Managing my emotions, my energy level and above all my internal dialogue, were all crucial in driving my recovery process. This was particularly noticeable when I was learning to walk again. It was very scary as the physios supported me on either side and helped me step across the gym. My internal voice was often“Oh I could fall, what happens if I fall?. I found by changing this to“left right left right” “I can do this”, made a huge difference in how I felt as well as to the level of my stability.

The Dream

One night I had a dream I was walking and walking really well! It was so vivid I pinched myself to check I was not dreaming! I did it so hard I woke up!! Four days later I took my first steps. They were very wobbly, yet I was absolutely determined to realise my second goal of walking to the toilet. At first, one of the nurses or carers would hold my hand and steady me and then little by little I was able to do it by myself. I kept saying to myself “I can do this”, “I can get there”. This powerful internal voice just drove me to achieve it!

The Power of Affirmations

As soon as I took my first steps I took my journal and just wrote a stream of consciousness about walking.

You will notice that each sentence is structured from an“identity level”point of view. Starting the sentence with“I” can be very powerful, we know too well how damaging language can be if is put in an identify level structure e.g. “I am useless.”

“I am an awesome walker”
“I love walking”
“What a joy to walk again”
“I am walking my dream”
“I am my dream of being able to walk again”
“I can feel my walking steps”
“I have sunshine walking legs”!
“I can walk to the toilet yee hah!”
“I will be dancing soon”
“I can feel my legs talk to me” (the muscles were twitching as I wrote these!)
“I know my legs are mine again”!
“I can walk the world”
“I am my strong legs” (I could feel tightness in my calf muscles)
“I am rock when I walk”
“I am stability when I walk”
“I am balance when I walk”

Later, I read this to a stroke patient when she was in hospital and she said it gave her a lot of courage to hear this and my story.

Taking the stage as a speaker

As all these wonderful outcomes took place, the doctors and other medical staff began to take a lot of interest in what I was doing that was supporting my recovery. I told them about my training in Neuro-Linguistic Programming (NLP) and showed them my diary and journal. My consultant asked me if I would come back and present to the medical team once I was better. This I did and he later invited me to present at the Herts and Beds Heart and Stroke Network Conference which was an audience of health professionals. I reframed this experience as “a stroke of luck” as clearly a new world of opportunity was opening up to help others.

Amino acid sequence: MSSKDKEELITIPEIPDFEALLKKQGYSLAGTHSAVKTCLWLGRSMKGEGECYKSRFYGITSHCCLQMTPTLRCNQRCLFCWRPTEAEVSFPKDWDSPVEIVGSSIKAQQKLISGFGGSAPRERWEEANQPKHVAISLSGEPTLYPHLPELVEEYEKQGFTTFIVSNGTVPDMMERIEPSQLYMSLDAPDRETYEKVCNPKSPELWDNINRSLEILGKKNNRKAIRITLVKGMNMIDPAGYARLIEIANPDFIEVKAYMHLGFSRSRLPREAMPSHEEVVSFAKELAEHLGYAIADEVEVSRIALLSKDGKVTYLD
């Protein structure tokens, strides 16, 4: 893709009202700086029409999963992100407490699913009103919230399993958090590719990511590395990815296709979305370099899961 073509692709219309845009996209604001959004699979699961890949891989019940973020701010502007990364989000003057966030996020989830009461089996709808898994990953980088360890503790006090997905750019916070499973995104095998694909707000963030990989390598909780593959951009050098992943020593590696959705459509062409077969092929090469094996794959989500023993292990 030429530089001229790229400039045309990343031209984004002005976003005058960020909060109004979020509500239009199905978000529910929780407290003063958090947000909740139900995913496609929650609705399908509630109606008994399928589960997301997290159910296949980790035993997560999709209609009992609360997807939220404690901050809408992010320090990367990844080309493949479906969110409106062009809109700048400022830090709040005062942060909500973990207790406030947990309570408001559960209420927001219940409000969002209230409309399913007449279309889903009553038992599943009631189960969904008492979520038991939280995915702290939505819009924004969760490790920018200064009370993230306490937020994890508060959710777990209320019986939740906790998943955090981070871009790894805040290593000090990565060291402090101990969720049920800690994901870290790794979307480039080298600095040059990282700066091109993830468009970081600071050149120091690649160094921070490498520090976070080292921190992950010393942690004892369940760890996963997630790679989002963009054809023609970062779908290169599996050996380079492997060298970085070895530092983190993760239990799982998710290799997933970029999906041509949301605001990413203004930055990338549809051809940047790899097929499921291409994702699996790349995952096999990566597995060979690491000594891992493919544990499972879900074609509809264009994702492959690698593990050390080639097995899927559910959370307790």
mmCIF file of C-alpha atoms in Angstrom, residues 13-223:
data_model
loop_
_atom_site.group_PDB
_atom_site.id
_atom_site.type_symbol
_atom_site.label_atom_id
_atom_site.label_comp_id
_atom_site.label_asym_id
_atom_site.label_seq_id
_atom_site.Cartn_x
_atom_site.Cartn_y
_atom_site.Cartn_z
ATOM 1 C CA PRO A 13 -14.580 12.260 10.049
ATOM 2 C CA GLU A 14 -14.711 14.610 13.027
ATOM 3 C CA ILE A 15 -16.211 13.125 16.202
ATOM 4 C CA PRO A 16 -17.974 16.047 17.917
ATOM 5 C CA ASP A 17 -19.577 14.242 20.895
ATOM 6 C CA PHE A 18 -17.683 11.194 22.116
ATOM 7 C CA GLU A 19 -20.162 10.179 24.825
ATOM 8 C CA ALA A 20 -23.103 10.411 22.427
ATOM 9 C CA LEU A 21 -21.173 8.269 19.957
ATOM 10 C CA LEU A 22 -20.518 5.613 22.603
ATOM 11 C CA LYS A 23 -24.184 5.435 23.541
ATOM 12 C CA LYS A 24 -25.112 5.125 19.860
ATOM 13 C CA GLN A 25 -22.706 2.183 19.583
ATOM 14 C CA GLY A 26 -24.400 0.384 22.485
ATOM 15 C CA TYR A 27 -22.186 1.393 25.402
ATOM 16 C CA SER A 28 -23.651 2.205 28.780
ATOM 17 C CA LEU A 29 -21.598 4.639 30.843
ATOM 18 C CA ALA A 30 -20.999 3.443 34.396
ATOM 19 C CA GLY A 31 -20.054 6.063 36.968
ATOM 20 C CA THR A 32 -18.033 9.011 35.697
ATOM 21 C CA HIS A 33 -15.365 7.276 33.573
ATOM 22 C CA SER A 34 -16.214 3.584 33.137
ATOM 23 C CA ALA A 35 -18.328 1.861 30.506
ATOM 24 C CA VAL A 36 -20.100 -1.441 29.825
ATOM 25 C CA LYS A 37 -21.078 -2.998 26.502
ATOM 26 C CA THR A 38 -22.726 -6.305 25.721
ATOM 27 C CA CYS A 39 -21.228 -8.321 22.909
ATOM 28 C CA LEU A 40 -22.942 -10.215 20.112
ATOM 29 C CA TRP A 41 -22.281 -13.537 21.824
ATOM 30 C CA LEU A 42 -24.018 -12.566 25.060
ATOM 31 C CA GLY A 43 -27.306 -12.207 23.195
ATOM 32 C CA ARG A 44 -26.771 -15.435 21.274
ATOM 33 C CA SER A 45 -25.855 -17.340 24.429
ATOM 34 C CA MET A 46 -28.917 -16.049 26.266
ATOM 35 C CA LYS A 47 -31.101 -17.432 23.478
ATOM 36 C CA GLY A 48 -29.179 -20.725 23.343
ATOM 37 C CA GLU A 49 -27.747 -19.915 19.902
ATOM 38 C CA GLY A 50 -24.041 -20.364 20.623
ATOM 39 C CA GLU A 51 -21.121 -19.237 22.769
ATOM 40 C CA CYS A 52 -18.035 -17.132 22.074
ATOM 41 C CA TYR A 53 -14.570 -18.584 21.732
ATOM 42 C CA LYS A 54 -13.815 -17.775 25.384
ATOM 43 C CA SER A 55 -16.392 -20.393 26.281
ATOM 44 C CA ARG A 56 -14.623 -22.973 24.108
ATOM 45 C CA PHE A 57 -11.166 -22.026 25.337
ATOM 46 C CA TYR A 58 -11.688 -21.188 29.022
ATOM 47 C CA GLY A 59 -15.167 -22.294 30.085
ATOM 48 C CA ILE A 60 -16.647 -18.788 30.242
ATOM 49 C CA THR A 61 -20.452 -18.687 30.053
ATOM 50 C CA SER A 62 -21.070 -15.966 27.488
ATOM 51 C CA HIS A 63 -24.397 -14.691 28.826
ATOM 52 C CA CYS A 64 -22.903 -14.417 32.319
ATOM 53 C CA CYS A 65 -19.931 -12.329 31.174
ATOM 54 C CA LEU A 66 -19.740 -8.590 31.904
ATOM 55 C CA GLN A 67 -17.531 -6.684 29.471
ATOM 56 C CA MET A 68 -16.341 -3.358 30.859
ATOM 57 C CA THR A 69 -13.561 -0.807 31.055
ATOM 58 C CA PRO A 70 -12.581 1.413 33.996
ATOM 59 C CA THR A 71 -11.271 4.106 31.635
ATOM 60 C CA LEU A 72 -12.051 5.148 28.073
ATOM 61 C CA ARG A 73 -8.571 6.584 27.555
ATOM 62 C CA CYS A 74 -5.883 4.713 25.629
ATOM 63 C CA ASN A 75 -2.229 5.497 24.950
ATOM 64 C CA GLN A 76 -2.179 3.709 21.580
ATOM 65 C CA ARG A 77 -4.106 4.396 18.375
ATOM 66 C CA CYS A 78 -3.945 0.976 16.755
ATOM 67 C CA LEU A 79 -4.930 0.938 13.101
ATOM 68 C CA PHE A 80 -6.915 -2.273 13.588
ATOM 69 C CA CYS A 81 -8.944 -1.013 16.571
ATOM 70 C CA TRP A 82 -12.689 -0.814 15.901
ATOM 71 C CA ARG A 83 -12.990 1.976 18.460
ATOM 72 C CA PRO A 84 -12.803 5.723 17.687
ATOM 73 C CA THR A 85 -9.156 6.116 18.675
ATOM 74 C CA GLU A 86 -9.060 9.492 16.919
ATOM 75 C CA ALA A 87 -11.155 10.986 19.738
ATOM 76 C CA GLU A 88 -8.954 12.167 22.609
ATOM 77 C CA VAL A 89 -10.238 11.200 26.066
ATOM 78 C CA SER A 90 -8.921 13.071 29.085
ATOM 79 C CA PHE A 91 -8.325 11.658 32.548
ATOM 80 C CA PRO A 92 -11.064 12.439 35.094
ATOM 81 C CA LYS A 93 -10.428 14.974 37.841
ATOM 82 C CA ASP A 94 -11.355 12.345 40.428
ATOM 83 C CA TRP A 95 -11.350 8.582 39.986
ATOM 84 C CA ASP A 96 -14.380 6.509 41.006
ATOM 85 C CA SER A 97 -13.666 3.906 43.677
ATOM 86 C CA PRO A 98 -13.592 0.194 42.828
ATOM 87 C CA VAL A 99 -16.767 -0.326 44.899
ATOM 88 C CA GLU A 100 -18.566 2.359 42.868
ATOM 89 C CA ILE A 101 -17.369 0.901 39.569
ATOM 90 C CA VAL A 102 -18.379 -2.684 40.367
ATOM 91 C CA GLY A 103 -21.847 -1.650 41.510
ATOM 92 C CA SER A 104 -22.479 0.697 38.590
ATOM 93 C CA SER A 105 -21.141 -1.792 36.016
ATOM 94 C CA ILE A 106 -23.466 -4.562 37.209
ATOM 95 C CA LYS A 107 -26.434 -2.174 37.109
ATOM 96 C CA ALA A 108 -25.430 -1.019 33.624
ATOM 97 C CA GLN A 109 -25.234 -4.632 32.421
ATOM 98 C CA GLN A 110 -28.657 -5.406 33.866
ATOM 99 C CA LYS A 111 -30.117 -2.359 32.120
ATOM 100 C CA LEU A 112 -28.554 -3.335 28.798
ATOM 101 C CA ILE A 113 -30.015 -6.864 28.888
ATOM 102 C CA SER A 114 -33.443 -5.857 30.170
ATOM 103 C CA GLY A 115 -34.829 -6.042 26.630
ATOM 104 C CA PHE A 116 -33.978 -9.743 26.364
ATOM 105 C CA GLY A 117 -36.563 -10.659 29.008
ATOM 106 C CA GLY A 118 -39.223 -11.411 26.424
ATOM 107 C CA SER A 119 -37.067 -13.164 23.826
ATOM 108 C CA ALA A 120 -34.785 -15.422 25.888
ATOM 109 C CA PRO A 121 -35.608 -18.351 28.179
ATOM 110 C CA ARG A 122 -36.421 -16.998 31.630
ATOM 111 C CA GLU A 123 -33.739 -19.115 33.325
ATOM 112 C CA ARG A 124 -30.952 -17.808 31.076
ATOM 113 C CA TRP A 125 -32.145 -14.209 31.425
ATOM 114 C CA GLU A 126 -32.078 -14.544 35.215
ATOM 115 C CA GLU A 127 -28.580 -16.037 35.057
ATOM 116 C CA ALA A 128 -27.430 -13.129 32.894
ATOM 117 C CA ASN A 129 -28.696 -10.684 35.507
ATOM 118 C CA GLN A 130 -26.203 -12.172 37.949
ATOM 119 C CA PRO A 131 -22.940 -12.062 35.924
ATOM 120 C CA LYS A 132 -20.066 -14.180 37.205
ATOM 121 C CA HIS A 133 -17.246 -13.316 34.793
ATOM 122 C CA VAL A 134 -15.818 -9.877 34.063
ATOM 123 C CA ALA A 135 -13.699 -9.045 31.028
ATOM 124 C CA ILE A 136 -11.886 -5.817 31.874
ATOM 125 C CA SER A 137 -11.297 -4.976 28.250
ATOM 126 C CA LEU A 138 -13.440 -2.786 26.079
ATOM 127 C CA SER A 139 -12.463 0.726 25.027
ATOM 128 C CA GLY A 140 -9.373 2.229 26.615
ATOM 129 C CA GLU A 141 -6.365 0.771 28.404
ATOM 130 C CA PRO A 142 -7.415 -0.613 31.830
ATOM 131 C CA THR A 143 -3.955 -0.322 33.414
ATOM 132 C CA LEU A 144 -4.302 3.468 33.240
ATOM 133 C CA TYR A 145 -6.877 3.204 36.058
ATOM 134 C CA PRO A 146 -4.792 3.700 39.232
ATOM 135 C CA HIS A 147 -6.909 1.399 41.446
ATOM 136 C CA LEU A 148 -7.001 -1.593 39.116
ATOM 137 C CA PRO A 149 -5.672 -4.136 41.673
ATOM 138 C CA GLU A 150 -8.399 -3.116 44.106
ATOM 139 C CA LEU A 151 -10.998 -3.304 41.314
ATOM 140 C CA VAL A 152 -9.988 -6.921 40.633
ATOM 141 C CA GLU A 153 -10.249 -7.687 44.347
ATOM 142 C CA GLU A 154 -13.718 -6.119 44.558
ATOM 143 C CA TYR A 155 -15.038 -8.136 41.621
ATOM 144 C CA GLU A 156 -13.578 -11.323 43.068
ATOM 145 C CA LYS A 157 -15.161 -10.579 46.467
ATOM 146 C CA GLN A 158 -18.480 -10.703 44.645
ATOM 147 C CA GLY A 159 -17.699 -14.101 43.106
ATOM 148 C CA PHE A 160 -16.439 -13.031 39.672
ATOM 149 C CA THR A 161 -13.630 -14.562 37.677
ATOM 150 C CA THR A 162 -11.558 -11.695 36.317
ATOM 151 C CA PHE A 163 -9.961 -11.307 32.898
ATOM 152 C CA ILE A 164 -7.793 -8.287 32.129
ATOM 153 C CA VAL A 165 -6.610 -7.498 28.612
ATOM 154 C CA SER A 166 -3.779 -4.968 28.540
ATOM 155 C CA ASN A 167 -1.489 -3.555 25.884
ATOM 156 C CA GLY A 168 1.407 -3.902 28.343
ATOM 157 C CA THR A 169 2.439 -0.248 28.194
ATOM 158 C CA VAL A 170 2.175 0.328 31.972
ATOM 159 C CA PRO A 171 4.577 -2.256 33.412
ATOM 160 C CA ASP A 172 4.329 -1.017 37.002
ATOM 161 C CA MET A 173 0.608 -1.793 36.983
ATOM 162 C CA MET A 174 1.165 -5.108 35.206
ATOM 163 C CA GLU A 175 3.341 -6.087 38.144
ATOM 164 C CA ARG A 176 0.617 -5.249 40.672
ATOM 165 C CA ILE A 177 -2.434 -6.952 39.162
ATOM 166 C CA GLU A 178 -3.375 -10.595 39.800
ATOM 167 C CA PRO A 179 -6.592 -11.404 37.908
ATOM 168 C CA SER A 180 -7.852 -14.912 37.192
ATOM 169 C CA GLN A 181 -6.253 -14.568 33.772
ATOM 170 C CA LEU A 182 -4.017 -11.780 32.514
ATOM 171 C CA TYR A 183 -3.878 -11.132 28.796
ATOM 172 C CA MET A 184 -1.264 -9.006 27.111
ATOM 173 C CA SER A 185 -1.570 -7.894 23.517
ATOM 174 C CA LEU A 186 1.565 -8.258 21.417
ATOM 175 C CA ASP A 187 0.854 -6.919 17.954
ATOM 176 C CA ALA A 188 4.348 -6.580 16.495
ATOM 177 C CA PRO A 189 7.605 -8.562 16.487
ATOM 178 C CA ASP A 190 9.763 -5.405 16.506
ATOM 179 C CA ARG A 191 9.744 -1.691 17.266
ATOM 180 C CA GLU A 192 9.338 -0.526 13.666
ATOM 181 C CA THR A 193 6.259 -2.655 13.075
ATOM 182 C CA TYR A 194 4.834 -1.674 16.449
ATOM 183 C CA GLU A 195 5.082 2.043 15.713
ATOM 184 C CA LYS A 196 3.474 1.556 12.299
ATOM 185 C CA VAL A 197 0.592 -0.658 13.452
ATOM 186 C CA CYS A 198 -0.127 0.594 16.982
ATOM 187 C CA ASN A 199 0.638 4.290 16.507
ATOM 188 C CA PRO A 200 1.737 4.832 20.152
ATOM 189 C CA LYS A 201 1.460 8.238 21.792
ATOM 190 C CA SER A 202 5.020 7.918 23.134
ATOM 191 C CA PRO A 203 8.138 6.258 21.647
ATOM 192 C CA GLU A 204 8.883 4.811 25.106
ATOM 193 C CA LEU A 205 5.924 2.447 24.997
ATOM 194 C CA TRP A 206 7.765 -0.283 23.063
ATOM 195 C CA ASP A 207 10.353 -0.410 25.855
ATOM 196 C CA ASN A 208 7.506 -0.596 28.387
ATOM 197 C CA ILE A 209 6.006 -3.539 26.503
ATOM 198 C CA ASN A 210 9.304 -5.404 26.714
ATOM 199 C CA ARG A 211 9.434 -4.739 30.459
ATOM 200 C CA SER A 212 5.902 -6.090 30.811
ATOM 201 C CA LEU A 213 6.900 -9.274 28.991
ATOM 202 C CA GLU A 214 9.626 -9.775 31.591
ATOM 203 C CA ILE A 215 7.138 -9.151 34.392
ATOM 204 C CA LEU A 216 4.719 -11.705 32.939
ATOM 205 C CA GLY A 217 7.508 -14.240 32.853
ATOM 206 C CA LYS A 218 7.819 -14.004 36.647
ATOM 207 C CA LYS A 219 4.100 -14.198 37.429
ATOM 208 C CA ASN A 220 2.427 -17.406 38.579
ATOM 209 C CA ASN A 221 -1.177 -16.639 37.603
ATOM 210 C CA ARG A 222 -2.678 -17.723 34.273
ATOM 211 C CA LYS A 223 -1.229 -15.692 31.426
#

Recently, I presented at The Black Country Cardiovascular Network, Patient and Carer Partnership event.  I got fabulous feedback as to how“brilliant” and “inspiring”my talk was. I told them that if there  was  any way they could take advantage of anything they had heard in my story and how I had recorded my experience, it would be a great honour.

What I have outlined above in the structure of my recovery model I believe could help anyone who has suffered a severe health setback, it does not necessarily have to be a stroke. I believe also that in these difficult and uncertain economic times it is also an uplifting and inspiring story to deliver to any audience.

As a first step I have managed to secure my first booking for a workshop in 2010 to NHS health professionals to go through my recovery model so they can take parts of it and give it to their patients. I am thinking in parallel about how it can be made into certain products, a booklet, CDS, MP3 files so it can be used by as many patients as possible. I have also been encouraged to put in a proposal to speak at The NLP Institute for the Advanced Studies of Health Conference in the US- Oct 2010, my stroke experience and my background as a communication specialist is so fitting for the theme of the conference “modelling healthy systems -the spirit of NLP.

Finally on a note of belief,  there was no question in my mind that I was going to get better. Some weeks later after my discharge I went to see my daughter Hannah sing in a concert. The song she was singing was “When you believe” -when I heard the line “There can be miracles when you believe”; tears started to stream down my face, for me walking again and being back with family, virtually fully recovered, was indeed a miracle!!

SpeakEasy MagazineThis article originally appeared in the
March/April 2010 edition of speakeasy,
the magazine of the Professional Speakers Association.